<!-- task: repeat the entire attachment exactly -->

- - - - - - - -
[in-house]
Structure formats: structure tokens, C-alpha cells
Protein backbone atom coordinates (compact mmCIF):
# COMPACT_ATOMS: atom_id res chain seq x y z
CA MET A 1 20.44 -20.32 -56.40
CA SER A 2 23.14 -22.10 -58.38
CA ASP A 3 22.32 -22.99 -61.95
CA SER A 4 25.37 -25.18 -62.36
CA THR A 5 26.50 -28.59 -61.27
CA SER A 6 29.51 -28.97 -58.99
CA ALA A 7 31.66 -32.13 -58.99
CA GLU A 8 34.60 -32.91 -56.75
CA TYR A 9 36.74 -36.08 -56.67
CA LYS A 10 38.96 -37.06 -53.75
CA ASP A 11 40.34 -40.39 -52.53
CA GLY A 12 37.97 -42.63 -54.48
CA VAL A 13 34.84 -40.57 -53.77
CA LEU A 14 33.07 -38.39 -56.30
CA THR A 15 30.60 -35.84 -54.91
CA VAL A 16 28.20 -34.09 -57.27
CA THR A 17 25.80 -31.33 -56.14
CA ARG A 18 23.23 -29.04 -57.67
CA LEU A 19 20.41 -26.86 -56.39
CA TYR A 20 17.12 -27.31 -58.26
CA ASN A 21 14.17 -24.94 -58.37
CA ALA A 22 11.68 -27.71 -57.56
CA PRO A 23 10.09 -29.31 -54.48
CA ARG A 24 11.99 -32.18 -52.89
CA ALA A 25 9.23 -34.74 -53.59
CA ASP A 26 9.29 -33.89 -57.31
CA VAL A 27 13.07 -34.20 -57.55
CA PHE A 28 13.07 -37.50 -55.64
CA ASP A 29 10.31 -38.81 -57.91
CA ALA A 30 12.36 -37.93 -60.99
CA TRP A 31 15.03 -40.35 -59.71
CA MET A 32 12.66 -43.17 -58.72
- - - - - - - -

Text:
[in-house]
Structure formats: structure tokens, C-alpha cells
Protein backbone atom coordinates (compact mmCIF):
# COMPACT_ATOMS: atom_id res chain seq x y z
CA MET A 1 20.44 -20.32 -56.40
CA SER A 2 23.14 -22.10 -58.38
CA ASP A 3 22.32 -22.99 -61.95
CA SER A 4 25.37 -25.18 -62.36
CA THR A 5 26.50 -28.59 -61.27
CA SER A 6 29.51 -28.97 -58.99
CA ALA A 7 31.66 -32.13 -58.99
CA GLU A 8 34.60 -32.91 -56.75
CA TYR A 9 36.74 -36.08 -56.67
CA LYS A 10 38.96 -37.06 -53.75
CA ASP A 11 40.34 -40.39 -52.53
CA GLY A 12 37.97 -42.63 -54.48
CA VAL A 13 34.84 -40.57 -53.77
CA LEU A 14 33.07 -38.39 -56.30
CA THR A 15 30.60 -35.84 -54.91
CA VAL A 16 28.20 -34.09 -57.27
CA THR A 17 25.80 -31.33 -56.14
CA ARG A 18 23.23 -29.04 -57.67
CA LEU A 19 20.41 -26.86 -56.39
CA TYR A 20 17.12 -27.31 -58.26
CA ASN A 21 14.17 -24.94 -58.37
CA ALA A 22 11.68 -27.71 -57.56
CA PRO A 23 10.09 -29.31 -54.48
CA ARG A 24 11.99 -32.18 -52.89
CA ALA A 25 9.23 -34.74 -53.59
CA ASP A 26 9.29 -33.89 -57.31
CA VAL A 27 13.07 -34.20 -57.55
CA PHE A 28 13.07 -37.50 -55.64
CA ASP A 29 10.31 -38.81 -57.91
CA ALA A 30 12.36 -37.93 -60.99
CA TRP A 31 15.03 -40.35 -59.71
CA MET A 32 12.66 -43.17 -58.72